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Predicting the onset and persistence of episodes of depression in primary health care. The predictD-Spain study: Methodology



The effects of putative risk factors on the onset and/or persistence of depression remain unclear. We aim to develop comprehensive models to predict the onset and persistence of episodes of depression in primary care. Here we explain the general methodology of the predictD-Spain study and evaluate the reliability of the questionnaires used.


This is a prospective cohort study. A systematic random sample of general practice attendees aged 18 to 75 has been recruited in seven Spanish provinces. Depression is being measured with the CIDI at baseline, and at 6, 12, 24 and 36 months. A set of individual, environmental, genetic, professional and organizational risk factors are to be assessed at each follow-up point. In a separate reliability study, a proportional random sample of 401 participants completed the test-retest (251 researcher-administered and 150 self-administered) between October 2005 and February 2006. We have also checked 118,398 items for data entry from a random sample of 480 patients stratified by province.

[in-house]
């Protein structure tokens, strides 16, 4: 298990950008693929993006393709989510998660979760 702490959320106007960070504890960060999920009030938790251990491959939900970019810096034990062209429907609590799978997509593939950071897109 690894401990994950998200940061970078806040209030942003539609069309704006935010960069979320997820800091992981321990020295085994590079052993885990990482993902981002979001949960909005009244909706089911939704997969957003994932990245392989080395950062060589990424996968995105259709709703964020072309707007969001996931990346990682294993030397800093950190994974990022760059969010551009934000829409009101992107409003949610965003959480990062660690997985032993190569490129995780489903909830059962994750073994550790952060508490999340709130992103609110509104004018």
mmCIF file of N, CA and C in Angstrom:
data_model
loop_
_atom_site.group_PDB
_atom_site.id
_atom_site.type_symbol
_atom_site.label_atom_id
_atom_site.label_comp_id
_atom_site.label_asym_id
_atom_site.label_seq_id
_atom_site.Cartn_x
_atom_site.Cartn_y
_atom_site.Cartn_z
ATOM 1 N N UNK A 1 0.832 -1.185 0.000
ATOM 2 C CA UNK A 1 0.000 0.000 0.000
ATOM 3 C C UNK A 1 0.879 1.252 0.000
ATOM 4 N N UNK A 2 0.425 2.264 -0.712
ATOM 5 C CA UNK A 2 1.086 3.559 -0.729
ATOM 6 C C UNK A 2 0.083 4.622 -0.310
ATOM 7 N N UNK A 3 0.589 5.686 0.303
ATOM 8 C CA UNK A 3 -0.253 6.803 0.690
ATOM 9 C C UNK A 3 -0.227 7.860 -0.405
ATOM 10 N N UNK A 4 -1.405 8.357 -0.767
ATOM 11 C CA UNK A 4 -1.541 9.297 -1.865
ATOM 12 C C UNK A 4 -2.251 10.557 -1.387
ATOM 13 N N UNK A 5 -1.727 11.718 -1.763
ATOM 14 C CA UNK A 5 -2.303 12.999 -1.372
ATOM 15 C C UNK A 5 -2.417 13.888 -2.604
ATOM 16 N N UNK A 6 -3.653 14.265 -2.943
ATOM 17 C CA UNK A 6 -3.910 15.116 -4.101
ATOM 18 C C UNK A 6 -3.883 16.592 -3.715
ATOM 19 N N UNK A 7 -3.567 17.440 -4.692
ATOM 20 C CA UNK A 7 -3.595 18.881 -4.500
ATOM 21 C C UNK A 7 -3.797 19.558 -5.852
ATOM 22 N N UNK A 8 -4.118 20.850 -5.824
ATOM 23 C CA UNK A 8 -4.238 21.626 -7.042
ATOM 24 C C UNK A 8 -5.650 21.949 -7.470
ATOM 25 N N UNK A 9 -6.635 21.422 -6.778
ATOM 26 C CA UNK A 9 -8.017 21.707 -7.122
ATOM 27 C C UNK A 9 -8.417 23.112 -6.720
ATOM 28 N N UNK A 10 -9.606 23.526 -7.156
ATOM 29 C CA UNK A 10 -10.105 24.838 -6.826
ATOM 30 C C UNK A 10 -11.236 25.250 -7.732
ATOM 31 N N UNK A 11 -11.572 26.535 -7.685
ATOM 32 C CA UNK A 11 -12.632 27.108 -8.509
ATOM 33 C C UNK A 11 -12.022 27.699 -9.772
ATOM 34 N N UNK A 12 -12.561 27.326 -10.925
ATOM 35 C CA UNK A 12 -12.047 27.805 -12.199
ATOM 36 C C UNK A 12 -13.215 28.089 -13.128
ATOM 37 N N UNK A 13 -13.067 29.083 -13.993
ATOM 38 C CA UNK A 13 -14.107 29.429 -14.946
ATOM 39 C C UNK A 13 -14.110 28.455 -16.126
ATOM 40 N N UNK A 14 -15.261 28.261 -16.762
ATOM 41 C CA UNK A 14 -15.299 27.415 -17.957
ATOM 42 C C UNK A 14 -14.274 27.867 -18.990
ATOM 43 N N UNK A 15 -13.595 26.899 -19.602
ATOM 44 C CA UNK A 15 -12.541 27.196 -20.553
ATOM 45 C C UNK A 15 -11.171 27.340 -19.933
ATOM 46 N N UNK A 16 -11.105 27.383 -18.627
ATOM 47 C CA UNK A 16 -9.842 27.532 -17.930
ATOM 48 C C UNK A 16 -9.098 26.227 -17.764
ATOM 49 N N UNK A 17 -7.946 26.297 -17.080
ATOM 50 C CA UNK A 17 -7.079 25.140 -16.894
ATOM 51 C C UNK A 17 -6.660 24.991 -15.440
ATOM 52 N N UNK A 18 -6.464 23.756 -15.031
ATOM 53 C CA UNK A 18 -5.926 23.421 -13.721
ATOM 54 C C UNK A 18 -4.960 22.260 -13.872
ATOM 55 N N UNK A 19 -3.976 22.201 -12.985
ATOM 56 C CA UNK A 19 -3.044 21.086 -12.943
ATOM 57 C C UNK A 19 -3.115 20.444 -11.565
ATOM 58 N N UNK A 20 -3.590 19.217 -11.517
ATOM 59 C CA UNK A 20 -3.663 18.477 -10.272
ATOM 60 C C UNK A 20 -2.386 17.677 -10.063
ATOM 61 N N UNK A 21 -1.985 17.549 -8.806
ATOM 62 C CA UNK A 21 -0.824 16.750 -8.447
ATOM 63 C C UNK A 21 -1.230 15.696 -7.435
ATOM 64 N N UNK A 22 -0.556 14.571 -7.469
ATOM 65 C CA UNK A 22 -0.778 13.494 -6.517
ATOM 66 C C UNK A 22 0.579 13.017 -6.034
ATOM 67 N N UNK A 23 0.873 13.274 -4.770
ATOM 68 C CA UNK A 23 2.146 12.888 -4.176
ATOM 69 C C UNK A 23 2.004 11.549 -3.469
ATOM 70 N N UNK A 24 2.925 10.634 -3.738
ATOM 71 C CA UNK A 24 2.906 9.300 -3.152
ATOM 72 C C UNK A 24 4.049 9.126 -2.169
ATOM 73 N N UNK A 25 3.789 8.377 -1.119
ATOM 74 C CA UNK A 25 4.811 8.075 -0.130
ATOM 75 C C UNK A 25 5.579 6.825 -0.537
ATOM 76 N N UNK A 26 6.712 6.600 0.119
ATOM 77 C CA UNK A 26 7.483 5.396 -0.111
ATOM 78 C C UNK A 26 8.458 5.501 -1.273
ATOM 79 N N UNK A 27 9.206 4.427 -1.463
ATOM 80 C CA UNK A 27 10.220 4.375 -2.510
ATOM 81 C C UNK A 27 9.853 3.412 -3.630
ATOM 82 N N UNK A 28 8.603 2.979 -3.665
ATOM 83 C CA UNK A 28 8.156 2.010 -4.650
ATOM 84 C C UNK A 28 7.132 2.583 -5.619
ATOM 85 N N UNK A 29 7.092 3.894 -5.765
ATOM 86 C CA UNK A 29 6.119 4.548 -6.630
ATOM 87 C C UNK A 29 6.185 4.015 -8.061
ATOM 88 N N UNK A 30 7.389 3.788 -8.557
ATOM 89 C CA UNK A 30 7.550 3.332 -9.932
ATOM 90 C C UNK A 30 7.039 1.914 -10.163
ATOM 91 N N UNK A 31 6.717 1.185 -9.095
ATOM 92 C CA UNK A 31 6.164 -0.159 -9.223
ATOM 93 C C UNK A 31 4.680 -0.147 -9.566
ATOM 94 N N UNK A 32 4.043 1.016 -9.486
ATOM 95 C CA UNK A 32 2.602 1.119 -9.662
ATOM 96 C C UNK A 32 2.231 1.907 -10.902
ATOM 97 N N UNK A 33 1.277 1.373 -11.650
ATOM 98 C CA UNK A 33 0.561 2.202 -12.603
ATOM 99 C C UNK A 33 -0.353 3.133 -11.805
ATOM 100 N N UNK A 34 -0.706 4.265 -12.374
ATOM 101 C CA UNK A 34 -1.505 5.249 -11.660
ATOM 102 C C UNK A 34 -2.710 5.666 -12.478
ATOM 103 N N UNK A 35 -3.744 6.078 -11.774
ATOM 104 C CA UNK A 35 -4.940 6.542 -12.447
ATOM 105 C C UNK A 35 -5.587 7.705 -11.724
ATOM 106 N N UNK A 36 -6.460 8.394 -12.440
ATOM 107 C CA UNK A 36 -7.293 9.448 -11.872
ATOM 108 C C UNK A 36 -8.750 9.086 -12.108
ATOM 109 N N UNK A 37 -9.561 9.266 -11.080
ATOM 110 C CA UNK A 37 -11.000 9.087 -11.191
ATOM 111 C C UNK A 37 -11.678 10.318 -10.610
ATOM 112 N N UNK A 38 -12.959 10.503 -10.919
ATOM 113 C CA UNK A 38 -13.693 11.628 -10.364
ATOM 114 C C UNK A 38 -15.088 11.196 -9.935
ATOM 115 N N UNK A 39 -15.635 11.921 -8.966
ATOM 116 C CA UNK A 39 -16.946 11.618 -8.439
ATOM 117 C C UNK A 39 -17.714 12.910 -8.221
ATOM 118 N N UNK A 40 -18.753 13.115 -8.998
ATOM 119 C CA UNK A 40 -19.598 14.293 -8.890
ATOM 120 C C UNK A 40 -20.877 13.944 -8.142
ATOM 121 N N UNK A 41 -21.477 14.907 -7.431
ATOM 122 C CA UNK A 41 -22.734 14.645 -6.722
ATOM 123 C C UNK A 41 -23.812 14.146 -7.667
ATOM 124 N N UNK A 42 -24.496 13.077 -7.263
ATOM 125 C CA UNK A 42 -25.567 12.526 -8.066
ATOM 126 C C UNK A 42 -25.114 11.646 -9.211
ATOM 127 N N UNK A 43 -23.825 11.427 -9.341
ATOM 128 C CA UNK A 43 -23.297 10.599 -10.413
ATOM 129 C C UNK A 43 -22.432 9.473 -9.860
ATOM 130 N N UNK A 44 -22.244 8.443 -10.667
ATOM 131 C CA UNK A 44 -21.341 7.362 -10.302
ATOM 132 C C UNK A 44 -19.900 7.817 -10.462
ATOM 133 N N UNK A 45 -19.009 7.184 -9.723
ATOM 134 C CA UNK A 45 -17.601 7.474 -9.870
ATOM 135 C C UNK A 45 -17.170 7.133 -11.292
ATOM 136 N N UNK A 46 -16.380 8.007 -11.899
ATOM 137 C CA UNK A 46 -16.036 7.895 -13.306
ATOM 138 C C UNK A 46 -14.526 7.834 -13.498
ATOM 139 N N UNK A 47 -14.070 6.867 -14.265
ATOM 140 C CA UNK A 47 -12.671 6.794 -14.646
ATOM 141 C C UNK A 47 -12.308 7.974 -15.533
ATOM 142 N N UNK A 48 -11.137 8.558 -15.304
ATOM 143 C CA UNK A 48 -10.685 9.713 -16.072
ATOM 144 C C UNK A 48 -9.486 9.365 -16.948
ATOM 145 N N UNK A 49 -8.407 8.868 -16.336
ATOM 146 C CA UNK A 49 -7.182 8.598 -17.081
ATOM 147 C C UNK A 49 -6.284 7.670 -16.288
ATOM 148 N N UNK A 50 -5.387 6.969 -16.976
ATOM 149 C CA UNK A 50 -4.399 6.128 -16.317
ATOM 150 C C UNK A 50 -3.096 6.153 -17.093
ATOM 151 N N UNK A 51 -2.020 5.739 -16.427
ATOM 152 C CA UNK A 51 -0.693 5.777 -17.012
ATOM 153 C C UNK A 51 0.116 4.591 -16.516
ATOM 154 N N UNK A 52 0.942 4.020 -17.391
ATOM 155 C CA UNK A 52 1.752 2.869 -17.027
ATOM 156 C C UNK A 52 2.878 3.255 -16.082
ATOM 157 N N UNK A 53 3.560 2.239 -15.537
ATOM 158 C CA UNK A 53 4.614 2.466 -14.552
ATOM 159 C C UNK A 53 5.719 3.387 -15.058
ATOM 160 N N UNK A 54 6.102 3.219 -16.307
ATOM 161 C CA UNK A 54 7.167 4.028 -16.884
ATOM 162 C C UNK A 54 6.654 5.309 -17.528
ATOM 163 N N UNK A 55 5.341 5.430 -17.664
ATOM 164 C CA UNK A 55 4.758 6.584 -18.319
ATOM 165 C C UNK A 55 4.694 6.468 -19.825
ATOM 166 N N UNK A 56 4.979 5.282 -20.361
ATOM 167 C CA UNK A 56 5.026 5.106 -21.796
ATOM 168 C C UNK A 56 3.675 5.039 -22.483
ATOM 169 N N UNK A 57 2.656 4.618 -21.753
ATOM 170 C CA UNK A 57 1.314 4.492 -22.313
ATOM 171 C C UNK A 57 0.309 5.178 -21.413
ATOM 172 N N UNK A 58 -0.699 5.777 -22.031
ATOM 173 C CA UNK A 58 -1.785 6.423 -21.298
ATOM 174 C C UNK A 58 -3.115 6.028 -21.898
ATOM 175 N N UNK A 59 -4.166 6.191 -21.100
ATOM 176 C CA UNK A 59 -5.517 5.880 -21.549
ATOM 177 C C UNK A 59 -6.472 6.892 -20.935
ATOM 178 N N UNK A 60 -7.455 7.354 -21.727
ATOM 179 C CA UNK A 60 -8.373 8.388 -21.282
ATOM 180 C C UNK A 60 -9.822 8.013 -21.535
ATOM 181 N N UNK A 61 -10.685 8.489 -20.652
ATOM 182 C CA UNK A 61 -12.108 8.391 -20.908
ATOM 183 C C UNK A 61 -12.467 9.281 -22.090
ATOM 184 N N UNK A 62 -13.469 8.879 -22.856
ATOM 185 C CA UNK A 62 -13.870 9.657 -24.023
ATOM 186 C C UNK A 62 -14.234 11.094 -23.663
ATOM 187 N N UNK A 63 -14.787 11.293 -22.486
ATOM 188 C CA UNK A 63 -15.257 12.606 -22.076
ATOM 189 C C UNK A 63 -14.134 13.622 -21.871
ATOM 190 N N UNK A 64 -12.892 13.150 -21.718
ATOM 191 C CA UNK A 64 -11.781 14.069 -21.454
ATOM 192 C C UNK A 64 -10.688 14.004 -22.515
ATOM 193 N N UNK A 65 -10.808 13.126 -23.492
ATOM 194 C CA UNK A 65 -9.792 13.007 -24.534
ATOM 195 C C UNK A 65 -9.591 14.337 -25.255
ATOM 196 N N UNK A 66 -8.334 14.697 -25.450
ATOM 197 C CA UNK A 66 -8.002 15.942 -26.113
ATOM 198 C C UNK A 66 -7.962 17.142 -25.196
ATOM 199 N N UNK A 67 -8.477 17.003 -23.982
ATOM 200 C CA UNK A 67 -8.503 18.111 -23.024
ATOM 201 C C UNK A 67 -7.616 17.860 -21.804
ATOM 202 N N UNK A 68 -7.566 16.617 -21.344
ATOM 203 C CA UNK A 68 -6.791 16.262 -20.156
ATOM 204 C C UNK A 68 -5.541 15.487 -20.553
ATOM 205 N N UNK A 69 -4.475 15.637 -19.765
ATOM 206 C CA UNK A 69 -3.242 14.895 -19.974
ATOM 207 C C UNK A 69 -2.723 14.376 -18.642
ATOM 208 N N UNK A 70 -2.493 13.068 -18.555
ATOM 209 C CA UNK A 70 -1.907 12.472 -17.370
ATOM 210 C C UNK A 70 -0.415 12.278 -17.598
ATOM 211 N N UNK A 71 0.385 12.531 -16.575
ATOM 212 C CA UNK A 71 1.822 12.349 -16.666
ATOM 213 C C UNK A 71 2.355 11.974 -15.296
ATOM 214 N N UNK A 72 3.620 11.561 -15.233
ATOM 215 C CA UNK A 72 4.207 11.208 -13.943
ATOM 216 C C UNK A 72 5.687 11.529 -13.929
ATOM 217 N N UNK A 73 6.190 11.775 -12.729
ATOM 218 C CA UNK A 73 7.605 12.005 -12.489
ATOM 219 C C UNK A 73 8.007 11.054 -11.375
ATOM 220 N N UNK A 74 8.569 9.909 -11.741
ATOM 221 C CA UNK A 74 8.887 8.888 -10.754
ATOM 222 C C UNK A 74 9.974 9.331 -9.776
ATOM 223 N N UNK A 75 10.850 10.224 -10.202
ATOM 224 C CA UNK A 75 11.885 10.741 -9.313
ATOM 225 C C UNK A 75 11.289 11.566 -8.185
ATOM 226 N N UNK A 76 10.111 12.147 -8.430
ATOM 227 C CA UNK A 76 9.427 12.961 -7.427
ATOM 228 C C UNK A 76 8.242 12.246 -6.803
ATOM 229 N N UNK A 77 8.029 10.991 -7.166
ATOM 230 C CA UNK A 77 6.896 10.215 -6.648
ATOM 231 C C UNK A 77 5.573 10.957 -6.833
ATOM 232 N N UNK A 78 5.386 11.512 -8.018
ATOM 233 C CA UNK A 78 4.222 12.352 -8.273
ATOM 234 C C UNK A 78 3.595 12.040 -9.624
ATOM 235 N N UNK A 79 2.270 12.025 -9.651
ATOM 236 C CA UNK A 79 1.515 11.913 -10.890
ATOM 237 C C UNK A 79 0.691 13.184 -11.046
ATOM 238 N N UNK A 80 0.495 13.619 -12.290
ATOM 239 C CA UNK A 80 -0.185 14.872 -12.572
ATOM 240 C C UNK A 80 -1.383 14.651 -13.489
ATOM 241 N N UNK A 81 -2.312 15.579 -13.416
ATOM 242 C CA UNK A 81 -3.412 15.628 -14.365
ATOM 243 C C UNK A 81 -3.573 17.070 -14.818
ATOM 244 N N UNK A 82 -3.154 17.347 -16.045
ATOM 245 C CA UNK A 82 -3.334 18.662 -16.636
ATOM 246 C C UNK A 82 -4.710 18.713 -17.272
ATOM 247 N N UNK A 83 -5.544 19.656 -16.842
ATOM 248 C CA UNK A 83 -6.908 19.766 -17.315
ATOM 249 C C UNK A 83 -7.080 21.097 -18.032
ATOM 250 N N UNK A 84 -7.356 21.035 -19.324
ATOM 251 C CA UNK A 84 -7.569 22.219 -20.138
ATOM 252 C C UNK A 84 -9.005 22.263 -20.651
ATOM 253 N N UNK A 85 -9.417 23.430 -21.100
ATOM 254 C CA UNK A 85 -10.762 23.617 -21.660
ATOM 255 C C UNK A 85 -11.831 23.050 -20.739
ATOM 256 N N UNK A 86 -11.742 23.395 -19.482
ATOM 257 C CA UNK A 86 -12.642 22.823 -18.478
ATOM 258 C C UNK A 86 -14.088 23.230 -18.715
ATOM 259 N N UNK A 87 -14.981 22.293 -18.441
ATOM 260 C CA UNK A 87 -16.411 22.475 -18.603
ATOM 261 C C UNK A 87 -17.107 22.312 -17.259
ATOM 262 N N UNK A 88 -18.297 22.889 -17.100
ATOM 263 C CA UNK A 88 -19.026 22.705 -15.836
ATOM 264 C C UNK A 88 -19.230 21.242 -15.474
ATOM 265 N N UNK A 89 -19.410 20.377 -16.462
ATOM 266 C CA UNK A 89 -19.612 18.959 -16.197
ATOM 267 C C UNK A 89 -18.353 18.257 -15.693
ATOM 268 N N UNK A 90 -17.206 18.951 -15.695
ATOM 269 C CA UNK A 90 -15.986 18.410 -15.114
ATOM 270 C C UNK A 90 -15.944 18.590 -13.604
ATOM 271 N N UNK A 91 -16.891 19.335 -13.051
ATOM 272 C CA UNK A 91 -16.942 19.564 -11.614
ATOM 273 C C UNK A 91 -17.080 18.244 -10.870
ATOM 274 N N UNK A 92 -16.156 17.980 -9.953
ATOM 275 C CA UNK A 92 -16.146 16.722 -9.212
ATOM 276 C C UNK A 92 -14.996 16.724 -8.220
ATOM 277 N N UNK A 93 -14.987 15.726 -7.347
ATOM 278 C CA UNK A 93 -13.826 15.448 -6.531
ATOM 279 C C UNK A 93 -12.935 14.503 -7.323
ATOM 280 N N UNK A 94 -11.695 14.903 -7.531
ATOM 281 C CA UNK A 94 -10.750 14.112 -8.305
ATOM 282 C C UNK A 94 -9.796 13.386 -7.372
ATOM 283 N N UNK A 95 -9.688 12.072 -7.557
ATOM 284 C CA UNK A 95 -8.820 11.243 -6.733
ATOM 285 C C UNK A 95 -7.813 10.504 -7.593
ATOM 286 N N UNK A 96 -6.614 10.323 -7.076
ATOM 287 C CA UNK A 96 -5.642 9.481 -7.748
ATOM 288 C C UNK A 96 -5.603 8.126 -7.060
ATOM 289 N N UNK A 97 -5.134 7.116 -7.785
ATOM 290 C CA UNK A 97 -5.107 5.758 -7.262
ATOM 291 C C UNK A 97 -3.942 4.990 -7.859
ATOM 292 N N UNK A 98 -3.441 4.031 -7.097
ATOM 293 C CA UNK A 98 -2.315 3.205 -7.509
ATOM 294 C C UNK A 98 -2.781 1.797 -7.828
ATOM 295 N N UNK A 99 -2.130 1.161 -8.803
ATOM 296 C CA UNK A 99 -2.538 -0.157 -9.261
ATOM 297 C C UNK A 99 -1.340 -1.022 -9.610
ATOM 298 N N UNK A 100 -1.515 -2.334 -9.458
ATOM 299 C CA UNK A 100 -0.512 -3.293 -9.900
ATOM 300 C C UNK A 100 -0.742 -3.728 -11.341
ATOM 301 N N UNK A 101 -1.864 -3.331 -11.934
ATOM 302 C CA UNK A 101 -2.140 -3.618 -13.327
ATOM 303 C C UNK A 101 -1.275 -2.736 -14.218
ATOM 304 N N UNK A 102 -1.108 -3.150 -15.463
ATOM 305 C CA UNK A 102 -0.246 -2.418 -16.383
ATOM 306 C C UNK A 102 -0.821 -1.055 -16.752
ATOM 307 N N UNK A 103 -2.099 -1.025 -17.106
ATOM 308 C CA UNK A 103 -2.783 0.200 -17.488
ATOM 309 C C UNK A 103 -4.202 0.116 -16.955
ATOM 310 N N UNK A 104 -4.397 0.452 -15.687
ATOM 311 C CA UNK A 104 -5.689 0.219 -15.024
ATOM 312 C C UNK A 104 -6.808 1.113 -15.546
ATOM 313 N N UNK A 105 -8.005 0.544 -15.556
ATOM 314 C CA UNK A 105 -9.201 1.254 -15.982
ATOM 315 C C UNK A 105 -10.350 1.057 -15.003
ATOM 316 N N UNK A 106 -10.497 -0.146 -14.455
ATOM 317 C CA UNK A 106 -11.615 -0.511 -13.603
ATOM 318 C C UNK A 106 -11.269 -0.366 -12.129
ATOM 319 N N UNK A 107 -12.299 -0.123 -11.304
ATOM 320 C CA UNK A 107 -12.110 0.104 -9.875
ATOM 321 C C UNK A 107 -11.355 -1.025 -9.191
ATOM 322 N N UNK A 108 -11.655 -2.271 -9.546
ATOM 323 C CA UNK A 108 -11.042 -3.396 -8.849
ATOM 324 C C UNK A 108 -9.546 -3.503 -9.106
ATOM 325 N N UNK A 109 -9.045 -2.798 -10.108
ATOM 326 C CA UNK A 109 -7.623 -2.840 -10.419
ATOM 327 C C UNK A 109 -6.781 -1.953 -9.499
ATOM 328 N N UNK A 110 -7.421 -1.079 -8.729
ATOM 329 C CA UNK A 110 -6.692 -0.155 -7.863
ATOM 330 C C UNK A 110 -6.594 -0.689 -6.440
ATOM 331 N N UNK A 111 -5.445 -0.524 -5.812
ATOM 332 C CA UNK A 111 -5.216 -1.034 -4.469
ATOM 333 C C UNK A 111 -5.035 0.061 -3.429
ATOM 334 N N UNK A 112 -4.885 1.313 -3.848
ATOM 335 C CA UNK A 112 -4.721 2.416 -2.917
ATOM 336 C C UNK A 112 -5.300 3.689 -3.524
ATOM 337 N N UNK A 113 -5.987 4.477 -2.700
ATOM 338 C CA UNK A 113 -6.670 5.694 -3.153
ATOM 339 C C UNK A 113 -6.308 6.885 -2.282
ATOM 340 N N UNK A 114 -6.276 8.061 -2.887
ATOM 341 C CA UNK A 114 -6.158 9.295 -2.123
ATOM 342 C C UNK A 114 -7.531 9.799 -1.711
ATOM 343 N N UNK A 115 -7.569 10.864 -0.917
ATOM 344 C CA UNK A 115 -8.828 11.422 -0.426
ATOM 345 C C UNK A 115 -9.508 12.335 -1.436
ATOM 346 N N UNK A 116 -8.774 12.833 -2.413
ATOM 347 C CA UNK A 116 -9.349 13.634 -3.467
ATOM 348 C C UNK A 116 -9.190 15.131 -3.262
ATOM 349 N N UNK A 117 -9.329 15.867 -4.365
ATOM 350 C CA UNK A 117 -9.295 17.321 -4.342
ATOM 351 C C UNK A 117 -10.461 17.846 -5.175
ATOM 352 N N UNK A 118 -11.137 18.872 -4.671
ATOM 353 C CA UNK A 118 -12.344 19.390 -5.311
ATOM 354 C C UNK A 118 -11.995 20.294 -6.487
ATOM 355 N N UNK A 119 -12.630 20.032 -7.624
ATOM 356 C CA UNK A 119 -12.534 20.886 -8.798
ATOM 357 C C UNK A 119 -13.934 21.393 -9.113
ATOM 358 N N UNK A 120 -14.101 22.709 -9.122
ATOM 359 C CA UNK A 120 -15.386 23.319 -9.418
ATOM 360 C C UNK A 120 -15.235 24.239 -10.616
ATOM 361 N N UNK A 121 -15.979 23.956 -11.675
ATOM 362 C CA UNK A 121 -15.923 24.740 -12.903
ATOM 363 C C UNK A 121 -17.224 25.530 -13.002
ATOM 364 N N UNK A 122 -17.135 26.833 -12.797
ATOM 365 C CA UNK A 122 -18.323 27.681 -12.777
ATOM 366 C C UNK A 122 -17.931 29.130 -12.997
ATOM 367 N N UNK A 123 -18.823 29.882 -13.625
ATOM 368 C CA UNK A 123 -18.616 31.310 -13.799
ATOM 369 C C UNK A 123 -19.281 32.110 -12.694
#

All items and questionnaires had good test-retest reliability for both methods of administration, except for the use of recreational drugs over the previous six months. Cronbach's alphas were good and their factorial analyses coherent for the three scales evaluated (social support from family and friends, dissatisfaction with paid work, and dissatisfaction with unpaid work). There were 191 (0.16%) data entry errors.


The items and questionnaires were reliable and data quality control was excellent. When we eventually obtain our risk index for the onset and persistence of depression, we will be able to determine the individual risk of each patient evaluated in primary health care.

Peer Review reports